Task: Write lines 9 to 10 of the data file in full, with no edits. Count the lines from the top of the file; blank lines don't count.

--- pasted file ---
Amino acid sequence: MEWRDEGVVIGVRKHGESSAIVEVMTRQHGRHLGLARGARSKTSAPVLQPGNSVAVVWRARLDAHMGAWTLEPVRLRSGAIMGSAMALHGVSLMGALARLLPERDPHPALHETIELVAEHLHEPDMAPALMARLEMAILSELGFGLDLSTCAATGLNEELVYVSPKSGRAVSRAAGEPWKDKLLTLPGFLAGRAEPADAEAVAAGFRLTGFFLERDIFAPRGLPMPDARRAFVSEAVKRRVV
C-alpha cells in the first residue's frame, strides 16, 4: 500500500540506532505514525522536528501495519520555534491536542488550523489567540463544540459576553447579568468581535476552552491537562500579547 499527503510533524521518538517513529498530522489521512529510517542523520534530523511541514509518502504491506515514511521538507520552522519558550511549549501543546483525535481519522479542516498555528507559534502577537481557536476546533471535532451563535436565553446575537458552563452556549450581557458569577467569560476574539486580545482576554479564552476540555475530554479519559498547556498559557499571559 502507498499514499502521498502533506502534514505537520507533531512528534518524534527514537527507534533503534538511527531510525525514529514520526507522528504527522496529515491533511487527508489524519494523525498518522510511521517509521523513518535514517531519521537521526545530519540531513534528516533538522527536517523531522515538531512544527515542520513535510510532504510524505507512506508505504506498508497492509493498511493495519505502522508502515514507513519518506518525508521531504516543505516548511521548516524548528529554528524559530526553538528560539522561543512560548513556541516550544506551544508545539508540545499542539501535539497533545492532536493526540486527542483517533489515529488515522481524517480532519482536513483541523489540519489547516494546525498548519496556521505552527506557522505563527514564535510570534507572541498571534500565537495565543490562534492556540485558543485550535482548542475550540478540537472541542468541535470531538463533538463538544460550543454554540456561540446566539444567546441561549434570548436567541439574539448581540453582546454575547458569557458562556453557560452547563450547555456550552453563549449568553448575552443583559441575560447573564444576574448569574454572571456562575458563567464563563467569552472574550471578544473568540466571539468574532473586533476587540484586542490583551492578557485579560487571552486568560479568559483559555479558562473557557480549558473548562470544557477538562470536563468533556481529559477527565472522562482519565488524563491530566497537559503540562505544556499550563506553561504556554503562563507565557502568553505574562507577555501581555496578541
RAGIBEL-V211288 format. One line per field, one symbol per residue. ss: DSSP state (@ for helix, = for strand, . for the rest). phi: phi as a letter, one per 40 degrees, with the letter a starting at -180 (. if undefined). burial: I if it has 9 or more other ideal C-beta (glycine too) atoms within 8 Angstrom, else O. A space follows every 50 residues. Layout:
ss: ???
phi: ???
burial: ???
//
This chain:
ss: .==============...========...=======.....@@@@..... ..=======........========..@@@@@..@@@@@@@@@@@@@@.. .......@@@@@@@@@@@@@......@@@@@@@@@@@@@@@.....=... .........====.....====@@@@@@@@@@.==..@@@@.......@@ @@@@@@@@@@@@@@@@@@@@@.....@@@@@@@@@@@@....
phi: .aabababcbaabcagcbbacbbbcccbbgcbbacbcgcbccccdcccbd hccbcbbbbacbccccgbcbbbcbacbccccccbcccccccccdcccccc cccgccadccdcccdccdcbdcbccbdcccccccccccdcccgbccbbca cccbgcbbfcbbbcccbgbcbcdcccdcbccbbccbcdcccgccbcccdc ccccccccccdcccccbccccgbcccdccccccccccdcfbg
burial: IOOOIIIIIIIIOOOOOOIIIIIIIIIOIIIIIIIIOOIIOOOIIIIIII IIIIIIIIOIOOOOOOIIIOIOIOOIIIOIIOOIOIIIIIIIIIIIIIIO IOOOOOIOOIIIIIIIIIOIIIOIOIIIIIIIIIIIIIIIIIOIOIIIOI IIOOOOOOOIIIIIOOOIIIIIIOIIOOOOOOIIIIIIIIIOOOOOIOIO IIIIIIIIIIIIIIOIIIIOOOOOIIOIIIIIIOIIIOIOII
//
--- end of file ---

ss: .==============...========...=======.....@@@@..... ..=======........========..@@@@@..@@@@@@@@@@@@@@.. .......@@@@@@@@@@@@@......@@@@@@@@@@@@@@@.....=... .........====.....====@@@@@@@@@@.==..@@@@.......@@ @@@@@@@@@@@@@@@@@@@@@.....@@@@@@@@@@@@....
phi: .aabababcbaabcagcbbacbbbcccbbgcbbacbcgcbccccdcccbd hccbcbbbbacbccccgbcbbbcbacbccccccbcccccccccdcccccc cccgccadccdcccdccdcbdcbccbdcccccccccccdcccgbccbbca cccbgcbbfcbbbcccbgbcbcdcccdcbccbbccbcdcccgccbcccdc ccccccccccdcccccbccccgbcccdccccccccccdcfbg